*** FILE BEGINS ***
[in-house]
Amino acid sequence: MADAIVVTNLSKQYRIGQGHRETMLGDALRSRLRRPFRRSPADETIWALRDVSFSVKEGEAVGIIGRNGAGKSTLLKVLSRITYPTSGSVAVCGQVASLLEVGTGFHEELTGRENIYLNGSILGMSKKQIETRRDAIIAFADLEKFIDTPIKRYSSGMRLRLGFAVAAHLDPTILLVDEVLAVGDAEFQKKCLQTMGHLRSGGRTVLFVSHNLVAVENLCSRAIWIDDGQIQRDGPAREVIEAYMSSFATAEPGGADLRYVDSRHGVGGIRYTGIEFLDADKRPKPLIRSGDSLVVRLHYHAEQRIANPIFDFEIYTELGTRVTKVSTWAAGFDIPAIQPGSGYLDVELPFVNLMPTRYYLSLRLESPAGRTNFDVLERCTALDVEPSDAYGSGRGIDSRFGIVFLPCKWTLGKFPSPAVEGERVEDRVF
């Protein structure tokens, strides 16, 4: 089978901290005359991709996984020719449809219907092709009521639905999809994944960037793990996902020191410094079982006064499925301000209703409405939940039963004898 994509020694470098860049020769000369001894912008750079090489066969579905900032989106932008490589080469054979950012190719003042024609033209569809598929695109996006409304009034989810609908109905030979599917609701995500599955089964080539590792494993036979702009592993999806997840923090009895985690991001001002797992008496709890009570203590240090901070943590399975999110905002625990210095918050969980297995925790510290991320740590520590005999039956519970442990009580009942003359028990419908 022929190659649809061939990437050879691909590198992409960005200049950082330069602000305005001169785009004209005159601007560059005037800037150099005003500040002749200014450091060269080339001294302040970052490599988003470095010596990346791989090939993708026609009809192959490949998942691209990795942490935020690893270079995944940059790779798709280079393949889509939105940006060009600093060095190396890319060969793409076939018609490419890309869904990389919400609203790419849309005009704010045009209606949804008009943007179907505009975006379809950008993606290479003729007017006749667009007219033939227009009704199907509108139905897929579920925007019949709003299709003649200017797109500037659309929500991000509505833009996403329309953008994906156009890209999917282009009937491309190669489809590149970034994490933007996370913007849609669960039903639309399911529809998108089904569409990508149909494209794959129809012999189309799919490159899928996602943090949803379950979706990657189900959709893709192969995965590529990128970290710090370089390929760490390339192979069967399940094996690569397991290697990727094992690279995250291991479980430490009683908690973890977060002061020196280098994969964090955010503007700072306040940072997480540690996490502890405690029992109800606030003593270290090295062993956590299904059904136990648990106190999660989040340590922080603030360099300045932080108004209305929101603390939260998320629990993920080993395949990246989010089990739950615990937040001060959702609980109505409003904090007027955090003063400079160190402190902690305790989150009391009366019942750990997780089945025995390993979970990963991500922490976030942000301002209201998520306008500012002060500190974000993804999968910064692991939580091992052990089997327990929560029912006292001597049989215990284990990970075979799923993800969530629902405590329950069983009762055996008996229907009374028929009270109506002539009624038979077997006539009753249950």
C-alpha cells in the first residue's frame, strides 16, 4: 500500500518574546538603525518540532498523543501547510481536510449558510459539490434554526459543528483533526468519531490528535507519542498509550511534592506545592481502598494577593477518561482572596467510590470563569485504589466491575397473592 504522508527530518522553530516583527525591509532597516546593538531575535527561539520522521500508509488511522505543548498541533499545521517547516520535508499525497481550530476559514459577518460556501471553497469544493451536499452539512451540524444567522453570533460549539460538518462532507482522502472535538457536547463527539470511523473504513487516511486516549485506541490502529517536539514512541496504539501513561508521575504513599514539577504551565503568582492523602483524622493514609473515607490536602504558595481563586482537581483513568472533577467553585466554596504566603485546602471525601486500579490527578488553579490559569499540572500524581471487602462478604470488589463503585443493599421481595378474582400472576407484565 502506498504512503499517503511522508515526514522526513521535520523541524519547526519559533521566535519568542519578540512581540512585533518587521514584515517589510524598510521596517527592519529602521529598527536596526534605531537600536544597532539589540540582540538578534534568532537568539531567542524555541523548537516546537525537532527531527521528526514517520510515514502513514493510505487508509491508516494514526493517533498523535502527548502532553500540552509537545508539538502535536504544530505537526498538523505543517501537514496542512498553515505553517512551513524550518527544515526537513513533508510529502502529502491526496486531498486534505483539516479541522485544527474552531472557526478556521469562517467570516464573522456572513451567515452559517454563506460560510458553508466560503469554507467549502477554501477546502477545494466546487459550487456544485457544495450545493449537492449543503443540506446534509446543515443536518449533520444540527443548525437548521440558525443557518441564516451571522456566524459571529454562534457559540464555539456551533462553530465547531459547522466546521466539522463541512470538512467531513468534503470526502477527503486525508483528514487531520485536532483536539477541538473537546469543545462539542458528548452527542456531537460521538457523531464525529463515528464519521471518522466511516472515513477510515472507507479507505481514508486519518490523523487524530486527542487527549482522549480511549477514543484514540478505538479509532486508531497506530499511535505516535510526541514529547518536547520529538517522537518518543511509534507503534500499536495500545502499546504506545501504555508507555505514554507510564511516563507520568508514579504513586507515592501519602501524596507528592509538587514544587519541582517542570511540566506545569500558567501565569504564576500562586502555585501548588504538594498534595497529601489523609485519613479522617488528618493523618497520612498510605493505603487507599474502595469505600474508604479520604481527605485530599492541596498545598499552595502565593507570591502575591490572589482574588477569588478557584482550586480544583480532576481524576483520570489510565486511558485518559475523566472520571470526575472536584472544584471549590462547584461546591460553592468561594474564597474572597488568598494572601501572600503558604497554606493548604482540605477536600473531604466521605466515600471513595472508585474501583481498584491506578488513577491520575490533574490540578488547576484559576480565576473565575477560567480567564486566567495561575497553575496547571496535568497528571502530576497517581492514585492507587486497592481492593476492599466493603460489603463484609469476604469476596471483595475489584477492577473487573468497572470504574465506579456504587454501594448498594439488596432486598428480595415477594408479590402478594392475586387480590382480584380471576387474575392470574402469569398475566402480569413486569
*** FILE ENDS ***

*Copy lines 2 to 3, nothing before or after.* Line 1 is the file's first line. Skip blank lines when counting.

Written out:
Amino acid sequence: MADAIVVTNLSKQYRIGQGHRETMLGDALRSRLRRPFRRSPADETIWALRDVSFSVKEGEAVGIIGRNGAGKSTLLKVLSRITYPTSGSVAVCGQVASLLEVGTGFHEELTGRENIYLNGSILGMSKKQIETRRDAIIAFADLEKFIDTPIKRYSSGMRLRLGFAVAAHLDPTILLVDEVLAVGDAEFQKKCLQTMGHLRSGGRTVLFVSHNLVAVENLCSRAIWIDDGQIQRDGPAREVIEAYMSSFATAEPGGADLRYVDSRHGVGGIRYTGIEFLDADKRPKPLIRSGDSLVVRLHYHAEQRIANPIFDFEIYTELGTRVTKVSTWAAGFDIPAIQPGSGYLDVELPFVNLMPTRYYLSLRLESPAGRTNFDVLERCTALDVEPSDAYGSGRGIDSRFGIVFLPCKWTLGKFPSPAVEGERVEDRVF
């Protein structure tokens, strides 16, 4: 089978901290005359991709996984020719449809219907092709009521639905999809994944960037793990996902020191410094079982006064499925301000209703409405939940039963004898 994509020694470098860049020769000369001894912008750079090489066969579905900032989106932008490589080469054979950012190719003042024609033209569809598929695109996006409304009034989810609908109905030979599917609701995500599955089964080539590792494993036979702009592993999806997840923090009895985690991001001002797992008496709890009570203590240090901070943590399975999110905002625990210095918050969980297995925790510290991320740590520590005999039956519970442990009580009942003359028990419908 022929190659649809061939990437050879691909590198992409960005200049950082330069602000305005001169785009004209005159601007560059005037800037150099005003500040002749200014450091060269080339001294302040970052490599988003470095010596990346791989090939993708026609009809192959490949998942691209990795942490935020690893270079995944940059790779798709280079393949889509939105940006060009600093060095190396890319060969793409076939018609490419890309869904990389919400609203790419849309005009704010045009209606949804008009943007179907505009975006379809950008993606290479003729007017006749667009007219033939227009009704199907509108139905897929579920925007019949709003299709003649200017797109500037659309929500991000509505833009996403329309953008994906156009890209999917282009009937491309190669489809590149970034994490933007996370913007849609669960039903639309399911529809998108089904569409990508149909494209794959129809012999189309799919490159899928996602943090949803379950979706990657189900959709893709192969995965590529990128970290710090370089390929760490390339192979069967399940094996690569397991290697990727094992690279995250291991479980430490009683908690973890977060002061020196280098994969964090955010503007700072306040940072997480540690996490502890405690029992109800606030003593270290090295062993956590299904059904136990648990106190999660989040340590922080603030360099300045932080108004209305929101603390939260998320629990993920080993395949990246989010089990739950615990937040001060959702609980109505409003904090007027955090003063400079160190402190902690305790989150009391009366019942750990997780089945025995390993979970990963991500922490976030942000301002209201998520306008500012002060500190974000993804999968910064692991939580091992052990089997327990929560029912006292001597049989215990284990990970075979799923993800969530629902405590329950069983009762055996008996229907009374028929009270109506002539009624038979077997006539009753249950």